Roadcheck blitz sidelined more than 15,000 trucks, drivers for OOS violations

Updated Feb 2, 2021

Trucking news and briefs for Thursday, Dec. 17, 2020:

More than 15k trucks, drivers sidelined during Roadcheck blitz
More than 15,000 trucks and drivers were placed out-of-service during the annual International Roadcheck inspection blitz in the U.S., Canada and Mexico.

The 72-hour enforcement spree, headed up by the Commercial Vehicle Safety Alliance, was held Sept. 9-11. In total, 50,151 inspections were conducted across North America.

The top five vehicle OOS violations during the blitz were brake system (3,163 violations), tires (2,326), lights (1,650), cargo securement (1,586), and brake adjustment (1,567). The total number of out-of-service vehicle violations from Canada, Mexico and the U.S. combined was 12,254.

Each year, inspectors key in on a specific area of violations, and the 2020 focus was driver requirements. The top five driver OOS violations were hours of service (1,128 violations); moving violations, cell phone use, etc. (709); wrong class license (687); false logs (455); and suspended license (141). The total number of driver out-of-service violations was 3,247.

Inspectors also checked seat belt usage during International Roadcheck. A total of 768 seatbelt violations were issued – seven in Canada, eight in Mexico and 753 in the U.S.

In the U.S., inspectors also found 173 out-of-service hazmat violations, including loading, shipping papers, placards and markings.

The next International Roadcheck is scheduled for May 4-6, 2021.

FMCSA to allow third-party CDL skills instructors to train, administer skills test to same individuals
The process to obtain a commercial driver’s license will soon be more streamlined, as the Federal Motor Carrier Safety Administration will allow states to permit a third-party skills test examiner to administer the CDL skills test to applicants the examiner also trained.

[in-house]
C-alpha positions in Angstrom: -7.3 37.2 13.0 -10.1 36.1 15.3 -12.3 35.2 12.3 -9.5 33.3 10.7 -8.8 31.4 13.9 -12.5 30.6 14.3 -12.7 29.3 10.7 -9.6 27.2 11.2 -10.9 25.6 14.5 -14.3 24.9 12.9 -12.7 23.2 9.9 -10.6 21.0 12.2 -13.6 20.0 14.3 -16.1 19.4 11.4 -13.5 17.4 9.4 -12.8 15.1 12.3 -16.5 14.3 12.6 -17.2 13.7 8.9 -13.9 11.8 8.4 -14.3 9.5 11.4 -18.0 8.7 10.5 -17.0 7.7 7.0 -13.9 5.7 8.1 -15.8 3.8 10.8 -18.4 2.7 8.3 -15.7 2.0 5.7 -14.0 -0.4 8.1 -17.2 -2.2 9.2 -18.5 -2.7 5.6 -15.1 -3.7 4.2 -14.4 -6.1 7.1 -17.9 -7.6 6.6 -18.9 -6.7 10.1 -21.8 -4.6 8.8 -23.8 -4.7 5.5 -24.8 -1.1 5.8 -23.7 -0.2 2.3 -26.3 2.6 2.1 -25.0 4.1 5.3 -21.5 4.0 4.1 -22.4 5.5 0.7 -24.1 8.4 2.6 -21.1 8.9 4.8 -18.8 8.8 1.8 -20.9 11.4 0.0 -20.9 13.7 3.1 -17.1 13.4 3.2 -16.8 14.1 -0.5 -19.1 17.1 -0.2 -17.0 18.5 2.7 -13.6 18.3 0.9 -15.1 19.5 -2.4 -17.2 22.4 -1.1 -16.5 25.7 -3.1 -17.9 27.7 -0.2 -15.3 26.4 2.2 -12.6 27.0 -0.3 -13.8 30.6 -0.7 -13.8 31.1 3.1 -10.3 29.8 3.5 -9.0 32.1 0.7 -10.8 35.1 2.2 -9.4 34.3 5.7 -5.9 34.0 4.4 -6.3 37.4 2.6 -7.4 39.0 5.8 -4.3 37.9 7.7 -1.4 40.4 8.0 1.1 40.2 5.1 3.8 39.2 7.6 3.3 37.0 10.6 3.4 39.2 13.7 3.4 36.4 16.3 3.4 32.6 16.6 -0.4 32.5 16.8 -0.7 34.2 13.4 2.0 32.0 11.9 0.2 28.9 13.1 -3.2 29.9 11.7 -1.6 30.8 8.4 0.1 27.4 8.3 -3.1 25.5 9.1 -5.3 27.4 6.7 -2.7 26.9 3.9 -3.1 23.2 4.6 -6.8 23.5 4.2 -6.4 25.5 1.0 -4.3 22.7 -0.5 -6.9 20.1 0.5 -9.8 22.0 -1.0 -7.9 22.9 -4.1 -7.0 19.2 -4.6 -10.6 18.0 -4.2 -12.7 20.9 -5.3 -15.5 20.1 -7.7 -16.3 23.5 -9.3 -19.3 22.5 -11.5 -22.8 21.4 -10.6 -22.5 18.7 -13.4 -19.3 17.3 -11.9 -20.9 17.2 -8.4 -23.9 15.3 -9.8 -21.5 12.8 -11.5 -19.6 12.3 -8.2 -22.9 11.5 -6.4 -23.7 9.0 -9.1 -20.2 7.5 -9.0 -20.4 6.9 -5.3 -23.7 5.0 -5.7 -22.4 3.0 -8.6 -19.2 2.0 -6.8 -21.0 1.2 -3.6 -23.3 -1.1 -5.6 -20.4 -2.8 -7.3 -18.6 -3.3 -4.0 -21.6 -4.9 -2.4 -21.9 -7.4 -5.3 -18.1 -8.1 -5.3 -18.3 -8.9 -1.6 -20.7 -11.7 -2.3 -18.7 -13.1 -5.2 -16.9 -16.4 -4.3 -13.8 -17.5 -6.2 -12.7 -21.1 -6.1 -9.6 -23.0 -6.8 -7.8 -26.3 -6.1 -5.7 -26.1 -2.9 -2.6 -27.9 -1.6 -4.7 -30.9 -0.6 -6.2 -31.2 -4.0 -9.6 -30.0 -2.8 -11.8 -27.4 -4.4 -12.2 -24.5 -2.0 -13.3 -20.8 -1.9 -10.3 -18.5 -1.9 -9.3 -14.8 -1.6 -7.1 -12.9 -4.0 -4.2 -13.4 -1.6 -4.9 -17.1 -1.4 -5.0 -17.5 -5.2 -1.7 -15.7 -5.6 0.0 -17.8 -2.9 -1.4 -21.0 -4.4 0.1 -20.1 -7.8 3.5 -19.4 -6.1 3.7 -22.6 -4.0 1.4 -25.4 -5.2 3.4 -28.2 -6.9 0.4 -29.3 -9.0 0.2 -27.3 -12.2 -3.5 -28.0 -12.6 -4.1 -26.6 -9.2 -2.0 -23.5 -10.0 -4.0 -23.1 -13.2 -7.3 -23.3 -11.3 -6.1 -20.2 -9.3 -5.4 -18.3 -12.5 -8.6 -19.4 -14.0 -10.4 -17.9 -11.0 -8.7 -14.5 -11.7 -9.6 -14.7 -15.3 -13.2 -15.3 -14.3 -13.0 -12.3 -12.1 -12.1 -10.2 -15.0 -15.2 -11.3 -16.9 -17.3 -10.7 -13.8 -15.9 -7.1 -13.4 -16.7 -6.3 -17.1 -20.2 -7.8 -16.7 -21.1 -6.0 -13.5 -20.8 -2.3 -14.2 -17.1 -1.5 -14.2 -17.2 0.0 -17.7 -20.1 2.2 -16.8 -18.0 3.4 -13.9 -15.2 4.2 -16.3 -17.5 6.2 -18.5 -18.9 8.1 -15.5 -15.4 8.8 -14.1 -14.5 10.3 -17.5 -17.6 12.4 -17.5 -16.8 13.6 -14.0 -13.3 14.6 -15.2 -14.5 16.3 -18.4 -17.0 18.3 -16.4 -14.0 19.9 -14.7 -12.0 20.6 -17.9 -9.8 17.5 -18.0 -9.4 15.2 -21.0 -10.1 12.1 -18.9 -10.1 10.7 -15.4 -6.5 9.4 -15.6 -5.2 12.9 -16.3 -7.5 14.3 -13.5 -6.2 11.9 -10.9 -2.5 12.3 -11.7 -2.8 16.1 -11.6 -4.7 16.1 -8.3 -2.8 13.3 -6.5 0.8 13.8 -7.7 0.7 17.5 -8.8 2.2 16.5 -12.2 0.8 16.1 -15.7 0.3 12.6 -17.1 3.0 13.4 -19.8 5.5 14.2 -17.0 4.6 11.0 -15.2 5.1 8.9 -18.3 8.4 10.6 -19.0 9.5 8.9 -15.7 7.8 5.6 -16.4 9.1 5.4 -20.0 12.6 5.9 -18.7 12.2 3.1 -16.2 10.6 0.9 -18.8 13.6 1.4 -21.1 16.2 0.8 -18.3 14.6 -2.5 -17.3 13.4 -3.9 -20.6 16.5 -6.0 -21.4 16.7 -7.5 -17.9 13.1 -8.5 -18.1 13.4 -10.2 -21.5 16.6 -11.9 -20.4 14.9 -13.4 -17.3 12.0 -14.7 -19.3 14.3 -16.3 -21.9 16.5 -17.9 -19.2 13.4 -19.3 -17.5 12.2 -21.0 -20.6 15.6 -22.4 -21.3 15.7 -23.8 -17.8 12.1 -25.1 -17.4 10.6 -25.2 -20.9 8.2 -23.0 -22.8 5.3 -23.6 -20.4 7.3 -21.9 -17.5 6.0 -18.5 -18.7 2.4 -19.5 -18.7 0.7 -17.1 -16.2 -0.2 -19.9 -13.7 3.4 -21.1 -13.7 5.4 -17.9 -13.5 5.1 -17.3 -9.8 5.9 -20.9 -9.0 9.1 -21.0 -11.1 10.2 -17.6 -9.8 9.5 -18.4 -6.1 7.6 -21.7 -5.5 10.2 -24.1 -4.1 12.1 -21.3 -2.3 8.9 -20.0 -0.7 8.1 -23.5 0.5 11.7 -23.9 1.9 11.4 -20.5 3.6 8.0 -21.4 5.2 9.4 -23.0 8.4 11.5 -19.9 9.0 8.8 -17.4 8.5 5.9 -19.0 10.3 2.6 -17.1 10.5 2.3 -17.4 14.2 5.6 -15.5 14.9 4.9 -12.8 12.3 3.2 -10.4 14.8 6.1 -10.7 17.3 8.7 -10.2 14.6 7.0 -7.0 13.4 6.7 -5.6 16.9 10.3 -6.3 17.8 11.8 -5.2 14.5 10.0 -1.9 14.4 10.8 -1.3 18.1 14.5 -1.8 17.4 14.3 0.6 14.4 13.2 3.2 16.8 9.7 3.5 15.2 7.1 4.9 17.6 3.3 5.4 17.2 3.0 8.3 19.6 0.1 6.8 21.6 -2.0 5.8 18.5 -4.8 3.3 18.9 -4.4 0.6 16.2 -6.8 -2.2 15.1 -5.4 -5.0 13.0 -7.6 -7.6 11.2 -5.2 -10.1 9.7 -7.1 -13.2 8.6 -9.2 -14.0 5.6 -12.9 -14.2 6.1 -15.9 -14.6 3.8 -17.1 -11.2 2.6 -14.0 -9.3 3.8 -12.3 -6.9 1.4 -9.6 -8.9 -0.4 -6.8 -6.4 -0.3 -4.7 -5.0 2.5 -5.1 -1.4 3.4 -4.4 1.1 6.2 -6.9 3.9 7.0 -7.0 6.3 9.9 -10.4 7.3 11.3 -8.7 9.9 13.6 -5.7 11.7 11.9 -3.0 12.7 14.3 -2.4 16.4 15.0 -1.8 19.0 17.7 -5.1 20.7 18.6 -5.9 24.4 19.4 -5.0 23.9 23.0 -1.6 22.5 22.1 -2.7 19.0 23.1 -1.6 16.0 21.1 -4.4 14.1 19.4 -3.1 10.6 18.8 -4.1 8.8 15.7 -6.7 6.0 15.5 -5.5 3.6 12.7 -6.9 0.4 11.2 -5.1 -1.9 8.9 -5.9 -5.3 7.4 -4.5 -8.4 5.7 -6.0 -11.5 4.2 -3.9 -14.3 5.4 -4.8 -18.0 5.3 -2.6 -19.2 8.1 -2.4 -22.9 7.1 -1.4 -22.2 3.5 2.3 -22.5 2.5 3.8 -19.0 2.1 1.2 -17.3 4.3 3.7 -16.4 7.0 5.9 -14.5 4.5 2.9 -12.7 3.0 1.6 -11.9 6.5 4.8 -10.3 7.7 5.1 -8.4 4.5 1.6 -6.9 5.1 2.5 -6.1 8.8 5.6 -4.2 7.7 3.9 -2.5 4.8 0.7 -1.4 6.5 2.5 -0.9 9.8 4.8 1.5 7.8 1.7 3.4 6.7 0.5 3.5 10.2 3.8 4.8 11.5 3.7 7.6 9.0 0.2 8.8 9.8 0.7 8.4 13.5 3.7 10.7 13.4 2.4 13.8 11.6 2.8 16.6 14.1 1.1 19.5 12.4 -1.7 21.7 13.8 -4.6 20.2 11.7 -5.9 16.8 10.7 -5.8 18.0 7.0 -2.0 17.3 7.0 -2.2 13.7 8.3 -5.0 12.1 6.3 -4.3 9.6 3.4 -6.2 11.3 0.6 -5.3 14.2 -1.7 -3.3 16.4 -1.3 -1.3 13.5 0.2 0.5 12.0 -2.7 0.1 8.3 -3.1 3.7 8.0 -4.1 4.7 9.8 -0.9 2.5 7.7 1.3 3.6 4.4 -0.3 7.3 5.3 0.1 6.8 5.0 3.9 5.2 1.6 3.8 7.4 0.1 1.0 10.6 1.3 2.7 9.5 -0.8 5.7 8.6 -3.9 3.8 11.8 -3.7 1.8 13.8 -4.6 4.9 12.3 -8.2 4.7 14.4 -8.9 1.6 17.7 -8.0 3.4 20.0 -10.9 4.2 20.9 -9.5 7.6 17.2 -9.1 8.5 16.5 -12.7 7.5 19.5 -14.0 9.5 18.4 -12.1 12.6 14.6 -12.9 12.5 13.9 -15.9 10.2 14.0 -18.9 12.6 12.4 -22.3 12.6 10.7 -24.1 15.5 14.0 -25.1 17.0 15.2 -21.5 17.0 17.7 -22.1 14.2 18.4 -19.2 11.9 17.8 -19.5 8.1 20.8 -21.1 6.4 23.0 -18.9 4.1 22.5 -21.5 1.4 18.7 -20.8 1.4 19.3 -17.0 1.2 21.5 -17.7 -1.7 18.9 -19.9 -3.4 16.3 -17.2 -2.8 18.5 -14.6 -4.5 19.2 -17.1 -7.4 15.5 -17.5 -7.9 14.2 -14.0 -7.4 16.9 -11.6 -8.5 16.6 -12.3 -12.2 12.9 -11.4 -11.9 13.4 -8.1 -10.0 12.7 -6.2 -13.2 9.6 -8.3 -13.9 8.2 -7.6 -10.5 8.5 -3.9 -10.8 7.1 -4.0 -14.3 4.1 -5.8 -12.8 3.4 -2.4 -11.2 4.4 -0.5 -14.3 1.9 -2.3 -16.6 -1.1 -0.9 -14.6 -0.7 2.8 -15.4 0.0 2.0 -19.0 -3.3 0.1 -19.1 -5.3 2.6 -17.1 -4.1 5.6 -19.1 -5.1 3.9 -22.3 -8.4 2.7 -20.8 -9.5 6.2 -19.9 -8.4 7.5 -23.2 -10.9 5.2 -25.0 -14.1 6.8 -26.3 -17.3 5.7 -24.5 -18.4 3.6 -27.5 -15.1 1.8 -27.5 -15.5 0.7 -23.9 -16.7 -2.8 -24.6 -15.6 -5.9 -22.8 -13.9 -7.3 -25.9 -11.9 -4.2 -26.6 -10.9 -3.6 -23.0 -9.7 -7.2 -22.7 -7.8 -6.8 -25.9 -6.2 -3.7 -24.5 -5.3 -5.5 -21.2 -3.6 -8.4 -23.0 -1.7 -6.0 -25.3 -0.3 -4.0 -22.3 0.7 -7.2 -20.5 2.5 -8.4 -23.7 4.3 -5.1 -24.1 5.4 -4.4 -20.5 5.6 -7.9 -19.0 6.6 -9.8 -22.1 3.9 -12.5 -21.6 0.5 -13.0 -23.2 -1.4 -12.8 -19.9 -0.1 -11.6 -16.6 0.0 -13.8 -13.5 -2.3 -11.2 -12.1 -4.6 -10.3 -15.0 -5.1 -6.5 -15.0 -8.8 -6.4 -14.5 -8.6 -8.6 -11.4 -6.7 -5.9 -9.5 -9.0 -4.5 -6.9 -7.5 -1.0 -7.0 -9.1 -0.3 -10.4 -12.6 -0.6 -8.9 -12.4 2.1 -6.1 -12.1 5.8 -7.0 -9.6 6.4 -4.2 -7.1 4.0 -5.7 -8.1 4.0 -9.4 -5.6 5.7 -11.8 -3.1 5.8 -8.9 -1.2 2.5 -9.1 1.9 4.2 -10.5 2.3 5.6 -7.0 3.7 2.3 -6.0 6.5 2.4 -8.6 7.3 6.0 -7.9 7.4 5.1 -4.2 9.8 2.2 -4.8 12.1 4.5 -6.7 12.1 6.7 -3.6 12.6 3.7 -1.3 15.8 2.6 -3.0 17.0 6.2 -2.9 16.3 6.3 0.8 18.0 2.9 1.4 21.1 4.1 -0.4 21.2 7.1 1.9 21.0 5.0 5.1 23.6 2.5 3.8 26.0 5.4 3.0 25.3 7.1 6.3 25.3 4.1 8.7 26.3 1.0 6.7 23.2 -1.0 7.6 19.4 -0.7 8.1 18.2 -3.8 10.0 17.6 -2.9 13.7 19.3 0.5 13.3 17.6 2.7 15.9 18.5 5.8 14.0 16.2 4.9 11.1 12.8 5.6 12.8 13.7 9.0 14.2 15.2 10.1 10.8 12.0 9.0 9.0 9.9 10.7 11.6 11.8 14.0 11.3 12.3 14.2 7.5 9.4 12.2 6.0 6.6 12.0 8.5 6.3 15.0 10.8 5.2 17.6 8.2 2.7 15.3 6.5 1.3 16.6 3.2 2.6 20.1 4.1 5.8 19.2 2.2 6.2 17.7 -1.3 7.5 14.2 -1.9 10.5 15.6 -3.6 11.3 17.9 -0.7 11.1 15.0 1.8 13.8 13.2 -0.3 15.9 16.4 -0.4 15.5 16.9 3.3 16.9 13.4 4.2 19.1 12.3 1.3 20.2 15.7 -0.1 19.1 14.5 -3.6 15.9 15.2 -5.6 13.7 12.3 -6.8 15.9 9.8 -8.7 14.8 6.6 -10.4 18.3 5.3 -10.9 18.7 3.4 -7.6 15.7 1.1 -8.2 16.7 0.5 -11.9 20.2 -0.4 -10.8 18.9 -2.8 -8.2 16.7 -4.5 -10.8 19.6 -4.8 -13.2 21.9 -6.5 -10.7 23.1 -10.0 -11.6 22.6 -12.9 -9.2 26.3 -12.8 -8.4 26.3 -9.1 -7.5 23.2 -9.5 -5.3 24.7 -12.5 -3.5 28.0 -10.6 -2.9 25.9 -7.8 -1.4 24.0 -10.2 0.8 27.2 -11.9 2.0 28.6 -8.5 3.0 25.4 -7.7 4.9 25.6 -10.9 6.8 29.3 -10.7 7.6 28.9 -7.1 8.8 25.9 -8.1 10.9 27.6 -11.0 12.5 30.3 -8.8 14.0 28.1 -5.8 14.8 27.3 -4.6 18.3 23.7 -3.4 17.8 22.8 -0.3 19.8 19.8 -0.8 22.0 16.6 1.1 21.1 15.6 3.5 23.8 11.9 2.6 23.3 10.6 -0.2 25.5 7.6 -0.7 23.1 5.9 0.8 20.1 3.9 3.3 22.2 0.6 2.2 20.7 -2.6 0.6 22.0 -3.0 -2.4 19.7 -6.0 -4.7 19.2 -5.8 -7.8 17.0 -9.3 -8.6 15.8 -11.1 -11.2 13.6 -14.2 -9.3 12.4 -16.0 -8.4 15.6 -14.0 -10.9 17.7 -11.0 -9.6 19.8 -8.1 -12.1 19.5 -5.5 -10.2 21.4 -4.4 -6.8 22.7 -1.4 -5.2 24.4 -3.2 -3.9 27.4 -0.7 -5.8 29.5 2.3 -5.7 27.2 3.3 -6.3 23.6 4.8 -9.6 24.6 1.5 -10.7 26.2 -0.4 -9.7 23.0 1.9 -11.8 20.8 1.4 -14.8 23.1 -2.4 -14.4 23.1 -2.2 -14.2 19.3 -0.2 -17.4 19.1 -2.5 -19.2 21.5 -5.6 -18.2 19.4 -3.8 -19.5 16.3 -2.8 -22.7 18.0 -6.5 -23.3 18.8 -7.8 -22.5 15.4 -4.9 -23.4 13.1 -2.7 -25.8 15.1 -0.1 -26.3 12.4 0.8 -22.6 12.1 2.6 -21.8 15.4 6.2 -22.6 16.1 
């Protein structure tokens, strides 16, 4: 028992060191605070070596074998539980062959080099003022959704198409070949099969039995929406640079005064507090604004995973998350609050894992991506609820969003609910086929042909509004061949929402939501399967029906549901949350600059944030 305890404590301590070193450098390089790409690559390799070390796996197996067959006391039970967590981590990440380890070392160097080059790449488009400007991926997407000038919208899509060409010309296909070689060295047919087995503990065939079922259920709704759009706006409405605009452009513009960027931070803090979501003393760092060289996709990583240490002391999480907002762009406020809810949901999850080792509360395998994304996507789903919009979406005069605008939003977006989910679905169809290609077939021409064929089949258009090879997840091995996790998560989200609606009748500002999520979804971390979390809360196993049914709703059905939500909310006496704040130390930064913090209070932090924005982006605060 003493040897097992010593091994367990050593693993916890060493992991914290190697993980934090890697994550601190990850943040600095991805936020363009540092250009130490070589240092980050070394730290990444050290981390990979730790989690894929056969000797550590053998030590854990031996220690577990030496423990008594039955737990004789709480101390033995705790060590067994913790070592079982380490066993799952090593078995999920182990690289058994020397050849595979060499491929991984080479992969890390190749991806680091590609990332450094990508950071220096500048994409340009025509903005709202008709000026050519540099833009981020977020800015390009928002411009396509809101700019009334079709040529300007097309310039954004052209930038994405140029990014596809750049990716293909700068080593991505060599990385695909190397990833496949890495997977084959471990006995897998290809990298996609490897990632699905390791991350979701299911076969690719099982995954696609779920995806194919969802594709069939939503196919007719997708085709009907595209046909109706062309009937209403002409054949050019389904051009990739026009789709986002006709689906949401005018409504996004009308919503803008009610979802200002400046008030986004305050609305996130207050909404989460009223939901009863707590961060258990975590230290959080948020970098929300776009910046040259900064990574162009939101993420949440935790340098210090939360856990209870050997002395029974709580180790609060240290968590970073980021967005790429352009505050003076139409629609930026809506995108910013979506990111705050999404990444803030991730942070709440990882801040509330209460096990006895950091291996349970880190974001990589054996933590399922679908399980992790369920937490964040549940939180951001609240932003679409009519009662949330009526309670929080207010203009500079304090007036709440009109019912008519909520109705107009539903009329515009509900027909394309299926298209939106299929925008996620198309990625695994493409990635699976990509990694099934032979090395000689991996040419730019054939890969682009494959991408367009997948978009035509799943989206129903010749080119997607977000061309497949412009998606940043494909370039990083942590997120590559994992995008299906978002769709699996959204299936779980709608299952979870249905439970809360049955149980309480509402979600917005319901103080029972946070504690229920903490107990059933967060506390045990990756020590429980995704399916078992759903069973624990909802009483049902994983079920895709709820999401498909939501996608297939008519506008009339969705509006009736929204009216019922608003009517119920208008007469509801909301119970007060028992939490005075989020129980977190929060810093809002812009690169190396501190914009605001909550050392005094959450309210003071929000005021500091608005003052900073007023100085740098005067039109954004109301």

The final rule will be published in the Federal Register in the coming days, and it will take effect 60 days after publication.

Currently, federal rules prohibit a third-party CDL skills instructor who is also authorized by the state to administer the CDL skills test from performing both the instruction and the testing for the same CDL applicant. The new rule will eliminate that restriction and allow states, at their discretion, to allow third-party skills trainers to also conduct skills testing for the same individual.

FMCSA says the rule is designed to lessen testing delays and “eliminate needless inconvenience and expense to the CDL applicant” without compromising safety.

“Under Secretary Chao’s leadership, the Trump Administration has continued to examine ways to provide common-sense regulatory reform and help individuals seeking to enter the commercial driver industry,” said FMCSA Deputy Administrator Wiley Deck. “This new rule will provide states more flexibility during the ongoing public health emergency to test CDL applicants and allow more drivers to safely enter the industry.”

Trucker gets Highway Angel wings after helping young boy find parent
An Indiana-based trucker has been named a Highway Angel by the Truckload Carriers Association of helping a lost child find his parent.

Phil Cicero, an ABF Freight driver, had driven into Nashville from Chicago on the morning of July 30. After leaving his truck at the ABF Freight terminal, he was checking into a hotel for a scheduled rest when a young boy ran post him from the elevator area. It was around 8:30 a.m., and the boy, who Cicero believes was about 2 years old, was only wearing his underwear.

Phil CiceroPhil Cicero

“He ran straight outside and stood by the shuttle van for a moment,” Cicero said.

He noticed that there wasn’t anyone around who seemed to know the child. Cicero left his things at the counter and went to see where the boy was going.

“He took off at a dead run,” Cicero said. “He was heading straight to the entrance of the hotel where cars exit and enter.”

Cicero walked quickly behind the boy but decided he better run to catch up to him, and he scooped him up and brought him back to the hotel. He took the boy to the manager’s office, but the boy was too young to provide them with any information as to where he might belong.

“We went back out to the lobby and gave him some water and chips. He wasn’t crying and was seemingly content,” Cicero said. “The manager called the police and they arrived within what seemed to be minutes.”

Cicero and the police thought there may be a parent or family upstairs and chalked it up to a miscommunication. Eventually a father figure came down along with a sibling to claim the young child. Cicero is thankful things turned out well.

TCA presented Cicero with a certificate, patch, lapel pin and truck decals for his willingness to help. ABF Freight also received a certificate acknowledging their driver as a Highway Angel. EpicVue sponsors the TCA Highway Angel program.

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